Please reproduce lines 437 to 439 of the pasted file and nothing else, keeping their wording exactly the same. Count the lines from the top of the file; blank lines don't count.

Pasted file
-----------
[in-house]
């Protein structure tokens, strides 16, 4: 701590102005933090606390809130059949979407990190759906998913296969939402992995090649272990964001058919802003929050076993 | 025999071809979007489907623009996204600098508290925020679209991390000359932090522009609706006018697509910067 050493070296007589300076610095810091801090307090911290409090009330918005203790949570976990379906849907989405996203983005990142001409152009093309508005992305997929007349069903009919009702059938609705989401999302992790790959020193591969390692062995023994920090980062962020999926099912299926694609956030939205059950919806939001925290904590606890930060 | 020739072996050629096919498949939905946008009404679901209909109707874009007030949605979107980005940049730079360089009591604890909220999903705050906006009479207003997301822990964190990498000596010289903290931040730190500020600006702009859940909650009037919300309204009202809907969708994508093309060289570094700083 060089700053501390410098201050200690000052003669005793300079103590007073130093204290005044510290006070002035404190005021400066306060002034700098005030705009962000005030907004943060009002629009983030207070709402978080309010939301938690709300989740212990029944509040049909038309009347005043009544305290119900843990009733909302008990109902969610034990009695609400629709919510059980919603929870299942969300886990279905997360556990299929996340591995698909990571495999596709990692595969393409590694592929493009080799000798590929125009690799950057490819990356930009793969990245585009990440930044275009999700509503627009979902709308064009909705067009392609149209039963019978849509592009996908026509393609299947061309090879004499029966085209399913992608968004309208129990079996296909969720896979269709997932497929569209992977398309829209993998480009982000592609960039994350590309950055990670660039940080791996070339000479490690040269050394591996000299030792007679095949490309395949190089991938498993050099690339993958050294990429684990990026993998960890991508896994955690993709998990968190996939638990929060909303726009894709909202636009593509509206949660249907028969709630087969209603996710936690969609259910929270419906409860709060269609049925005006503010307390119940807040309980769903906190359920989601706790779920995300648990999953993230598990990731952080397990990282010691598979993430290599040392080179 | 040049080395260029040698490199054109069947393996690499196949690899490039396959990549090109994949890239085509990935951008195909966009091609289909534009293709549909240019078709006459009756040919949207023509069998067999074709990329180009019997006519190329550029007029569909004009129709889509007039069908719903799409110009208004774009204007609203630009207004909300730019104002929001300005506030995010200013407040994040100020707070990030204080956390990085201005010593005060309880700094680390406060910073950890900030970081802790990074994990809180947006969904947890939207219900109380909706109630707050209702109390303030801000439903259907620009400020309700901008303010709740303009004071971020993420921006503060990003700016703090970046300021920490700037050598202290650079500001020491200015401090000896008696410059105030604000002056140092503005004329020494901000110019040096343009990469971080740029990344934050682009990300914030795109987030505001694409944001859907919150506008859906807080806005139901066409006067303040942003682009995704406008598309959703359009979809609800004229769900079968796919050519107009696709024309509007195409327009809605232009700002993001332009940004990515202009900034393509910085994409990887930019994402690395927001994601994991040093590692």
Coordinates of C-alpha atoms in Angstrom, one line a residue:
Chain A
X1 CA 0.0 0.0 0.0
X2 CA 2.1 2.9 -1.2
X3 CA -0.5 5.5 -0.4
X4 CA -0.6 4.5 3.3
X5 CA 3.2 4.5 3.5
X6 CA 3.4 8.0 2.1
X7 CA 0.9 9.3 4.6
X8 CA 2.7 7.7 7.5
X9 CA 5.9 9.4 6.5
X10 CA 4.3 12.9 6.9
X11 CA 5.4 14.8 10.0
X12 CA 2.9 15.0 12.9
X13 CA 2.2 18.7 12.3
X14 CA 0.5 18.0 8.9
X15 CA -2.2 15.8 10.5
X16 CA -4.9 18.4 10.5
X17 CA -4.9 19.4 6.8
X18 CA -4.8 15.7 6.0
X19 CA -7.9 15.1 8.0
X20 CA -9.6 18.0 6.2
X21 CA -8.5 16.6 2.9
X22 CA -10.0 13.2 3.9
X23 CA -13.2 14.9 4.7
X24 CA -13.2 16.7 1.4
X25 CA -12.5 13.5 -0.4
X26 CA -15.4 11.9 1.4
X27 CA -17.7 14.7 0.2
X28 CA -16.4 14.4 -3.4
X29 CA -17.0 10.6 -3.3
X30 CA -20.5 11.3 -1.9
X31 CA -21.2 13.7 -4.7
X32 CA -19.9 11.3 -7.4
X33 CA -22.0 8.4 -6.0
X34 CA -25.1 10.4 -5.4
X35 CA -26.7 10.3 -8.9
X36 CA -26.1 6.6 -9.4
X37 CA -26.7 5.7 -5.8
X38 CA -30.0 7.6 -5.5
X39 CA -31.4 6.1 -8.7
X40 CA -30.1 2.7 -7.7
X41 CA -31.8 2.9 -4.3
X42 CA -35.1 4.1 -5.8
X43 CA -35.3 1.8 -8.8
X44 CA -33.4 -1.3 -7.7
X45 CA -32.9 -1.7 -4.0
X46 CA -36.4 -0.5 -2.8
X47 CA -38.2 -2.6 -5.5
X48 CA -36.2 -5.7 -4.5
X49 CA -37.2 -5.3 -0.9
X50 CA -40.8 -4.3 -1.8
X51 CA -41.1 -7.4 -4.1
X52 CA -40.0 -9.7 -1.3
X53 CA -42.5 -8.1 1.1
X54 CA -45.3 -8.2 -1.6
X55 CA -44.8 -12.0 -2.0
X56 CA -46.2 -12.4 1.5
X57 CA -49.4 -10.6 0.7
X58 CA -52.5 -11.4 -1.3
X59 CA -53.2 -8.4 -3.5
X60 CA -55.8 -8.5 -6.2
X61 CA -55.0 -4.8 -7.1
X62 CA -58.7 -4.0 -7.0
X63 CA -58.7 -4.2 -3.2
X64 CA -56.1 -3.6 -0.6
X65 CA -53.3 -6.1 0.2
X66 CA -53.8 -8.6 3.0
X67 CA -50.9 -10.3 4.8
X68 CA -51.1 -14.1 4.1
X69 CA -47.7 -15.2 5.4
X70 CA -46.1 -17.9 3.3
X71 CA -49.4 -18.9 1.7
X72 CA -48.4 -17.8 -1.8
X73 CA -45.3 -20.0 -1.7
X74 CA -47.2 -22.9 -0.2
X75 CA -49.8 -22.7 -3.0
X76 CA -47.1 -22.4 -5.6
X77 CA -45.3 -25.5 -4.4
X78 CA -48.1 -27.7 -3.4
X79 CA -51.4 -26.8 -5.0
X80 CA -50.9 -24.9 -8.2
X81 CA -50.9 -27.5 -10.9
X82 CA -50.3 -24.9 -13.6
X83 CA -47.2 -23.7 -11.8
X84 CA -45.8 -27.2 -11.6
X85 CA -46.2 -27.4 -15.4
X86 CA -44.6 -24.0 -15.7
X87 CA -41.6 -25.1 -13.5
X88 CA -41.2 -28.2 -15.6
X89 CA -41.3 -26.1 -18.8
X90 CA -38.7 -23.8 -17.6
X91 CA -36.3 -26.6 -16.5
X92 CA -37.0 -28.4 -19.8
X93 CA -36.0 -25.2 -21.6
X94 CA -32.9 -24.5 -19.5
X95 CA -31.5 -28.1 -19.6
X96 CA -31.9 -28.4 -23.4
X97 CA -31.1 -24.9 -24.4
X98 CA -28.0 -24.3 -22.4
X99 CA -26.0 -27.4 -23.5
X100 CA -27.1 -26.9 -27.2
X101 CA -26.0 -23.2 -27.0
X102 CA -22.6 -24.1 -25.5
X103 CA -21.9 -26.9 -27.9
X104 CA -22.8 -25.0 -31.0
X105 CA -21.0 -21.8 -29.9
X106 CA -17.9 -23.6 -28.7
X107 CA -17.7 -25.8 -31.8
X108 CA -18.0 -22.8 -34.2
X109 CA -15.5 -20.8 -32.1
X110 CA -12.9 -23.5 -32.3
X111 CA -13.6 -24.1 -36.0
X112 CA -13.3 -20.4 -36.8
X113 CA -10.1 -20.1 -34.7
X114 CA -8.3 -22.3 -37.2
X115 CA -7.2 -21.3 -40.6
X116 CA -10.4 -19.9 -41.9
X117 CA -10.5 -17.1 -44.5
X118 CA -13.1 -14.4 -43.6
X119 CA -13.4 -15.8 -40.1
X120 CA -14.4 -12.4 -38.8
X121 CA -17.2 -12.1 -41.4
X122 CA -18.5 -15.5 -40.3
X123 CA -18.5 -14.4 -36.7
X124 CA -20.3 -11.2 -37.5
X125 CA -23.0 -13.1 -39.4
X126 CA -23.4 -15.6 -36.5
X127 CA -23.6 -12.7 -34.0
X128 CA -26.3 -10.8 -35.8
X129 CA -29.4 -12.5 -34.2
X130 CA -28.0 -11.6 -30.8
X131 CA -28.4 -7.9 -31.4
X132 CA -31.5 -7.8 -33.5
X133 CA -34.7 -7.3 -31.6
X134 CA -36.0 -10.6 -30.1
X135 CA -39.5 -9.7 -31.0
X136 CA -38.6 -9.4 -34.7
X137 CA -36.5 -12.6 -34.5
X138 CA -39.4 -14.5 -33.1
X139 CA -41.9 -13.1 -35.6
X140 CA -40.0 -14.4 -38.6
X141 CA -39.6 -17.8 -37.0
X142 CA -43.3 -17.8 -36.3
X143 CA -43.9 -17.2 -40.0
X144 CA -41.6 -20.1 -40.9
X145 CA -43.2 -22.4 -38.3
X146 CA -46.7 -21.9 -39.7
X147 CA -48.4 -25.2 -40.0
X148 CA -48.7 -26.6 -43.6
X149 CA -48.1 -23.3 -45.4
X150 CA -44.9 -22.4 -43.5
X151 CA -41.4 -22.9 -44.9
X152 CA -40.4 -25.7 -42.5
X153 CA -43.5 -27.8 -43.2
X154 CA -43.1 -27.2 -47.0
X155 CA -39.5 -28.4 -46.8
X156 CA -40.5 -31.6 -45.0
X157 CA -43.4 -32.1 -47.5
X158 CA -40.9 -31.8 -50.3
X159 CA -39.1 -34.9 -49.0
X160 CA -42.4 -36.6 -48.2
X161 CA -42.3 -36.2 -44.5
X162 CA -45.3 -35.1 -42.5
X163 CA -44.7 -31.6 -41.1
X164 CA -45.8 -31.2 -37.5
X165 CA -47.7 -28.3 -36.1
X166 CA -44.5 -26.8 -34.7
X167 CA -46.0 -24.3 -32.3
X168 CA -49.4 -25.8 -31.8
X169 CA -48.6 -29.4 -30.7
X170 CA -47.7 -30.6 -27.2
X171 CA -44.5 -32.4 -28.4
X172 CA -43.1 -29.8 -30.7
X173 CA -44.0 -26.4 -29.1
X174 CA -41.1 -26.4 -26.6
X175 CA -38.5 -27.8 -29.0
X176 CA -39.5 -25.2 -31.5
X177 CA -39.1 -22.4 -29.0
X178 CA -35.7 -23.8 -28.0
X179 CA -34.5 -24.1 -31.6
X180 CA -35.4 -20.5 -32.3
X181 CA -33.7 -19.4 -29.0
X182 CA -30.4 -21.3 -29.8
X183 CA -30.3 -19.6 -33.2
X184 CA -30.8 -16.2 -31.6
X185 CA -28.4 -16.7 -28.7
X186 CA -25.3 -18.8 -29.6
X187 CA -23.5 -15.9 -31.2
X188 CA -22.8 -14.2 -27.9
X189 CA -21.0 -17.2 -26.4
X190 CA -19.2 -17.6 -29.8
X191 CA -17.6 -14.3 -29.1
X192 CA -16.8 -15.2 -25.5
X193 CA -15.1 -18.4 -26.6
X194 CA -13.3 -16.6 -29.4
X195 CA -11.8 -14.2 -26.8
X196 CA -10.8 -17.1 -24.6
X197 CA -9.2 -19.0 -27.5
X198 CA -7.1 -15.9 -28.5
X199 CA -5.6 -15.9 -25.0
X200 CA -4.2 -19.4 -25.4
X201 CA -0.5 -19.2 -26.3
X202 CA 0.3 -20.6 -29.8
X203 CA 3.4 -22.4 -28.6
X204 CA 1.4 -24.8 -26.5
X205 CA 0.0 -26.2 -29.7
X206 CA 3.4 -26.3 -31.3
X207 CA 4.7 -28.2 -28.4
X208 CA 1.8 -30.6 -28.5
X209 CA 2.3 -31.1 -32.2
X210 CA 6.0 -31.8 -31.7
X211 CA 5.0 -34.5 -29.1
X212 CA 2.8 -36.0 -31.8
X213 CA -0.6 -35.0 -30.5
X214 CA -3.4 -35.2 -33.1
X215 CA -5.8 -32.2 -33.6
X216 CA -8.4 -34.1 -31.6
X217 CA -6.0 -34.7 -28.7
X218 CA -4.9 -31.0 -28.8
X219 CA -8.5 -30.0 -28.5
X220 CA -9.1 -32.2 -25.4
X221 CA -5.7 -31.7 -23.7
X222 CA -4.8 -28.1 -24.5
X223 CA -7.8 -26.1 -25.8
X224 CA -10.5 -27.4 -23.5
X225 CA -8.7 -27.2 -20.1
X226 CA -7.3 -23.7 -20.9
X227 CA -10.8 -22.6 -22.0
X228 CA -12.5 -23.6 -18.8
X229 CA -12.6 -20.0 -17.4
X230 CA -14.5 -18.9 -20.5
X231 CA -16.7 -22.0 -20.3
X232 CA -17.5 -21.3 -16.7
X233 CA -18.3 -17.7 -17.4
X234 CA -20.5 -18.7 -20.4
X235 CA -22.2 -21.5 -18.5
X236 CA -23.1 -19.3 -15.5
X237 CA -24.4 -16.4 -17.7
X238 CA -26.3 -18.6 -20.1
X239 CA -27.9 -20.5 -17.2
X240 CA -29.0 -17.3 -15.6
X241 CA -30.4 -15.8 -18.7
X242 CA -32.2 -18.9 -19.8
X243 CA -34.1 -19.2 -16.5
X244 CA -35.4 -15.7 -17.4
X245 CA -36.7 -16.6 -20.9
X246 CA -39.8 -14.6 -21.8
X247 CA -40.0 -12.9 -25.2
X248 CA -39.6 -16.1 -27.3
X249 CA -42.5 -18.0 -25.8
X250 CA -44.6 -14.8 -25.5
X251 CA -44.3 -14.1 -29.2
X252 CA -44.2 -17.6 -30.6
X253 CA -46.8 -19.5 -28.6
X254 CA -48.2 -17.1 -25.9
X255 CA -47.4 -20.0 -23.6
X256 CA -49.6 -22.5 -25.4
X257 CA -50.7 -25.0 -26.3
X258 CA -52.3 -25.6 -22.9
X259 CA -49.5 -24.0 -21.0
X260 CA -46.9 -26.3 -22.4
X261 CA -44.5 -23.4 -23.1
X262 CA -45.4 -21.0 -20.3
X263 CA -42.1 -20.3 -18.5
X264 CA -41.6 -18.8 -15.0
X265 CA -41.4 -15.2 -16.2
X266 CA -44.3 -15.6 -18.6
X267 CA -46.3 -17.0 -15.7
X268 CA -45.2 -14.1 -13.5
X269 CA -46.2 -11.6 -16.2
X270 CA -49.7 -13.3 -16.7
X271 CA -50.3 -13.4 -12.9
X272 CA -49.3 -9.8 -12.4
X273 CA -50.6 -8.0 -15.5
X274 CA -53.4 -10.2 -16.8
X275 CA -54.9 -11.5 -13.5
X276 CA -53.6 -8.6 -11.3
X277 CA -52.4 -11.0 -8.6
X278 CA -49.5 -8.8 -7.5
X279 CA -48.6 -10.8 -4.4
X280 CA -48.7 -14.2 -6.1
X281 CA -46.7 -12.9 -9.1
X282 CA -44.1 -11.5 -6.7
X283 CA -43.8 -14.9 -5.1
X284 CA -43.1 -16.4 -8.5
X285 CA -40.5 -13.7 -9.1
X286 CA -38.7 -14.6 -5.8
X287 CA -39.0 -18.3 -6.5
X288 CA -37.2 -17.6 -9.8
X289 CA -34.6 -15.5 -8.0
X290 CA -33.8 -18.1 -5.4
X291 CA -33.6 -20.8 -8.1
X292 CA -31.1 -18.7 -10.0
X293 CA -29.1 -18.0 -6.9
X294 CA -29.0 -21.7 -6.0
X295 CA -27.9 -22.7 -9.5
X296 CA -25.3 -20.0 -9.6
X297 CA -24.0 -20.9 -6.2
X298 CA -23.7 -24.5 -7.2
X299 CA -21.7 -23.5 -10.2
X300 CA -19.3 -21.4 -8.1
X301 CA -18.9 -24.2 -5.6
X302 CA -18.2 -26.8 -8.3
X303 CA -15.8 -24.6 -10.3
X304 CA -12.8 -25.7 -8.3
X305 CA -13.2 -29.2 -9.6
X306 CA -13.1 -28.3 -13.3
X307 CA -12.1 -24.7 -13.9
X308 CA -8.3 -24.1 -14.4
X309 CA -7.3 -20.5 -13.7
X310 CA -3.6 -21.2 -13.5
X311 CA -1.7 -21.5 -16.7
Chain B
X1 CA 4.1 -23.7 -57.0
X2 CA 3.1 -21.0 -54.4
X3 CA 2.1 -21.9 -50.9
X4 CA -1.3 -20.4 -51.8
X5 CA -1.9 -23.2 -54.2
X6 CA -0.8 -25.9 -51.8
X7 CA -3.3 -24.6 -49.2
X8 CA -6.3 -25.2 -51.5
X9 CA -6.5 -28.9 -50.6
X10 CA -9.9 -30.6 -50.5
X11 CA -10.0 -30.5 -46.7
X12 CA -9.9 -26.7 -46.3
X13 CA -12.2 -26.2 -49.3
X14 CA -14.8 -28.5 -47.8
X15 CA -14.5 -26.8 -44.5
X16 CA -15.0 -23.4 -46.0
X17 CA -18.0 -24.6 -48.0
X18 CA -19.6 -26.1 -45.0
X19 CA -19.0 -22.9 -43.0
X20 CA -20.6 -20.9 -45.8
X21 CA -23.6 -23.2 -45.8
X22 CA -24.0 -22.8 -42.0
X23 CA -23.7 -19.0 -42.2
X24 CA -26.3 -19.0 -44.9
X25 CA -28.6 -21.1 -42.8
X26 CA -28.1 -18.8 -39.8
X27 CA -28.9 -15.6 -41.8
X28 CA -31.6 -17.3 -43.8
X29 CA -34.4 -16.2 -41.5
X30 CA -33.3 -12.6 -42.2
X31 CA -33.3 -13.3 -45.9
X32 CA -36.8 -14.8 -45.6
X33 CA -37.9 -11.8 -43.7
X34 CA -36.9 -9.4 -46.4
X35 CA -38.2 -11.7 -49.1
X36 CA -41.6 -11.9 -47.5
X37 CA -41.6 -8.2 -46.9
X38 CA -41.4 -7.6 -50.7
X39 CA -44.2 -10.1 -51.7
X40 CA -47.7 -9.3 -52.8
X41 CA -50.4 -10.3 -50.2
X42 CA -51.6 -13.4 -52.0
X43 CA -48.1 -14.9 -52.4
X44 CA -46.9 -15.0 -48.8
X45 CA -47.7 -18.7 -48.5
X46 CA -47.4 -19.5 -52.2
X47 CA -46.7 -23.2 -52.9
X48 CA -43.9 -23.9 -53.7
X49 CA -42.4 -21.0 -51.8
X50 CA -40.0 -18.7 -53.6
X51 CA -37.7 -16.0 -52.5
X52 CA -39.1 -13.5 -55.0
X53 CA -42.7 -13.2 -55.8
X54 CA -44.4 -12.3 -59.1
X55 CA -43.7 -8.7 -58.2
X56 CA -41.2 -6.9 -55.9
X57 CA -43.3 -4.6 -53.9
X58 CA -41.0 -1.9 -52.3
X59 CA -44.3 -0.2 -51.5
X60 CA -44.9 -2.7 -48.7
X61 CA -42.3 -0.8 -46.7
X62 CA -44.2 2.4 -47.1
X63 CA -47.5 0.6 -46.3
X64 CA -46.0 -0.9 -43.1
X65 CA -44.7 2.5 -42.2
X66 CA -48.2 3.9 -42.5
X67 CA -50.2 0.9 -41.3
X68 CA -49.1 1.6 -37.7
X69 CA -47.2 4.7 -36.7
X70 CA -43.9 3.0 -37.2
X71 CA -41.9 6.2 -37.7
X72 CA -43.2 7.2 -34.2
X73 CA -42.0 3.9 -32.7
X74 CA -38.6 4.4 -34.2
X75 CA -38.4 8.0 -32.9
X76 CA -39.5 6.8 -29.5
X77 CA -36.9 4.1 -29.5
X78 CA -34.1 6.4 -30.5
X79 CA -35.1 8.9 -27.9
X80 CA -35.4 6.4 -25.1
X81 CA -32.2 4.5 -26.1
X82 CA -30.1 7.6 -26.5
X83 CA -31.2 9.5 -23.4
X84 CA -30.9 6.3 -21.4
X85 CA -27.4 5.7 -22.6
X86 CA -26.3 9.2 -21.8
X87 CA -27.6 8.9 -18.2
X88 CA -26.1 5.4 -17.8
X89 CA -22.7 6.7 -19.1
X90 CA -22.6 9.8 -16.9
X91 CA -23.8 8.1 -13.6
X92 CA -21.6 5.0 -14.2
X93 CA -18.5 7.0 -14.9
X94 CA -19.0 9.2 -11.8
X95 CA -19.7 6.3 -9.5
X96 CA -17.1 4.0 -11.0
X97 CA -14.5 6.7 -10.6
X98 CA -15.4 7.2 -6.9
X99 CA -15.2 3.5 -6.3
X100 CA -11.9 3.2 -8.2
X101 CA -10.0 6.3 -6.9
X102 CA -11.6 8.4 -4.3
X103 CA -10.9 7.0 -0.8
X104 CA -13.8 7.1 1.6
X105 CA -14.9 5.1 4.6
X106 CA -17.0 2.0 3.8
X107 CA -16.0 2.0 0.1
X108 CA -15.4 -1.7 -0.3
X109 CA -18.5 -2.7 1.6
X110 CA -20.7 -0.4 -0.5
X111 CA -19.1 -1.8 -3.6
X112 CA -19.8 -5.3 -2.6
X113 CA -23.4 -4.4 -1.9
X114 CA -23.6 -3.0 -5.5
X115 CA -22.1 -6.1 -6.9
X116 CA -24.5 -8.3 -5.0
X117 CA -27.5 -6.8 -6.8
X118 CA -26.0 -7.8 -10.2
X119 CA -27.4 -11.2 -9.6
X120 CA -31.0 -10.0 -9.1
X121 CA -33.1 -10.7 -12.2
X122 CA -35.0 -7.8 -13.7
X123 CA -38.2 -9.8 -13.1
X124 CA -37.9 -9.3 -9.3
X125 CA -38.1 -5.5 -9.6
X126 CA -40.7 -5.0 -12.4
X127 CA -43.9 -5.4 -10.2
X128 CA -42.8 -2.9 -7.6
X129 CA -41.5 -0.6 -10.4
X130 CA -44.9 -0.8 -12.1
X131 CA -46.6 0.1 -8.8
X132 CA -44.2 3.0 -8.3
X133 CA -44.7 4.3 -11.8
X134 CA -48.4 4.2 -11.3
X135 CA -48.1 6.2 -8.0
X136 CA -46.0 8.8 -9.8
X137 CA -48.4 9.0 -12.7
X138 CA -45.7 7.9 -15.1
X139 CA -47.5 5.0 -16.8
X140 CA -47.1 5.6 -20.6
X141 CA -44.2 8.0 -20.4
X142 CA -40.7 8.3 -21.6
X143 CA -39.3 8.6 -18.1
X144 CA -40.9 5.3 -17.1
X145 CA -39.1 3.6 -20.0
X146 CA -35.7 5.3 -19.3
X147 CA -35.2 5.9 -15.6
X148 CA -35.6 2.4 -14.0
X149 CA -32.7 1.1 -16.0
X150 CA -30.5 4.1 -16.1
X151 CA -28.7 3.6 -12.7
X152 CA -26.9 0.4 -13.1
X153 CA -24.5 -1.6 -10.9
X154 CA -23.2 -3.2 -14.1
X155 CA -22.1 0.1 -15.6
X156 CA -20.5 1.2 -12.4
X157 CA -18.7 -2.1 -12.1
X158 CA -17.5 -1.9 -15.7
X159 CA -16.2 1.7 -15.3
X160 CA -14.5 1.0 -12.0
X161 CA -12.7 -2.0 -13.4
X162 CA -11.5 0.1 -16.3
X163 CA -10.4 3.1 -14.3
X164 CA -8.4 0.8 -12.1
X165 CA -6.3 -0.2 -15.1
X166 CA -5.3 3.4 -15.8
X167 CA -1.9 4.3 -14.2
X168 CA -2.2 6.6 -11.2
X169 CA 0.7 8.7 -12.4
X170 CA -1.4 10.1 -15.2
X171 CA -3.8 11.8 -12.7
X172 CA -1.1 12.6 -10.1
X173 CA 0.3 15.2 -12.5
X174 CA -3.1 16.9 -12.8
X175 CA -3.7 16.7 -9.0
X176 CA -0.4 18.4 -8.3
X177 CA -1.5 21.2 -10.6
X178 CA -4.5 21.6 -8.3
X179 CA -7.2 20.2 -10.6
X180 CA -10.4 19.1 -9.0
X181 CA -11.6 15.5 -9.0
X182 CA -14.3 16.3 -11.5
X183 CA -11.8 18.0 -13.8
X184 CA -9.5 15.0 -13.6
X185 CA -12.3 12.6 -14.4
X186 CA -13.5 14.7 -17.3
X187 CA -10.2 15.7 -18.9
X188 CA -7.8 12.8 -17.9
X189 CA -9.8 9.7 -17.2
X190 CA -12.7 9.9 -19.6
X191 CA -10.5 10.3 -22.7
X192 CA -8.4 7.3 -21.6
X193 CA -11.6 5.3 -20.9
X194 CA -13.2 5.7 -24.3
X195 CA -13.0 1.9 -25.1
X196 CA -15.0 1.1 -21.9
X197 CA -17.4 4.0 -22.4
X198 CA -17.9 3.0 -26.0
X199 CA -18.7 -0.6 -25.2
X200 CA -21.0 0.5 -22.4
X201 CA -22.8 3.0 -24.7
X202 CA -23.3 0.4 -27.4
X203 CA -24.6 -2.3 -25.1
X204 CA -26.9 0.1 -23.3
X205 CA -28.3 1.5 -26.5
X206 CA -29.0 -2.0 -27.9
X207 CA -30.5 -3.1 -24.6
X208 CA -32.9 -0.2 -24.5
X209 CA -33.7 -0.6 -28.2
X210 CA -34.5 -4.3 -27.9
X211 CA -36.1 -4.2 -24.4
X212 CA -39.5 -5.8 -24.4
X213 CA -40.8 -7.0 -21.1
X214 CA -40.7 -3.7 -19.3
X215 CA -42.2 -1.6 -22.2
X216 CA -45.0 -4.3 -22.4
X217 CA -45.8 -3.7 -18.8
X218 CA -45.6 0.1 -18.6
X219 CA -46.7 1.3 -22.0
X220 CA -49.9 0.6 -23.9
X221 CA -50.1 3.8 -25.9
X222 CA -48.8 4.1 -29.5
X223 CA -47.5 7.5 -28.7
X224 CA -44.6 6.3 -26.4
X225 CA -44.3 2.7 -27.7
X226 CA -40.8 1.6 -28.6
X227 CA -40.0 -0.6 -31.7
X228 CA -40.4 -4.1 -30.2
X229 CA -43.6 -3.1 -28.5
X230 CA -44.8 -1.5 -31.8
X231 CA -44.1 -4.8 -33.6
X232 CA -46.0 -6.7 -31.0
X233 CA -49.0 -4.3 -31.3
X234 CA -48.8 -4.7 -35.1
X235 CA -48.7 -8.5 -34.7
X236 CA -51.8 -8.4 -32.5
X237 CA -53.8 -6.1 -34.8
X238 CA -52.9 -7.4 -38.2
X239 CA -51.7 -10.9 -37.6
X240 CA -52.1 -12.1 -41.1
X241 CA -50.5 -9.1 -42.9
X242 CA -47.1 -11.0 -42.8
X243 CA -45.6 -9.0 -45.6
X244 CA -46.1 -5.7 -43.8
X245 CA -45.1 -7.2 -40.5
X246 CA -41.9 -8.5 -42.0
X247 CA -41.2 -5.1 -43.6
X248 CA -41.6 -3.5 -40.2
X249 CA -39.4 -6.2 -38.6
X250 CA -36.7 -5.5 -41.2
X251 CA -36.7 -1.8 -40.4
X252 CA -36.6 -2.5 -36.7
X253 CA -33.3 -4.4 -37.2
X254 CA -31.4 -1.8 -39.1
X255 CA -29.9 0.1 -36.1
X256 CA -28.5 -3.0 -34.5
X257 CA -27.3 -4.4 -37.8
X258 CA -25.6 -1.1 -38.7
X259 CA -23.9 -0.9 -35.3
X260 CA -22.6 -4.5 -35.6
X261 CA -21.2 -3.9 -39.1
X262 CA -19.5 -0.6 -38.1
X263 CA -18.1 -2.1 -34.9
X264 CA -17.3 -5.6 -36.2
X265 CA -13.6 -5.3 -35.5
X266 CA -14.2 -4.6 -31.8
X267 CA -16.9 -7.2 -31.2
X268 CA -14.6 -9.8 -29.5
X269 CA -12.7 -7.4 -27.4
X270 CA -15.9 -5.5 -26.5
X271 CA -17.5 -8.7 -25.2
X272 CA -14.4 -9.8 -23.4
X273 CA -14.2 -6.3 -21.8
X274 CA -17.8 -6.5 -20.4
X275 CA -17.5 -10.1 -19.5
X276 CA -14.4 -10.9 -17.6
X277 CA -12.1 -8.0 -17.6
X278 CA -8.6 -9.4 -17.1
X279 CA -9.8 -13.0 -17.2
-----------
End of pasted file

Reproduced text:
X121 CA -33.1 -10.7 -12.2
X122 CA -35.0 -7.8 -13.7
X123 CA -38.2 -9.8 -13.1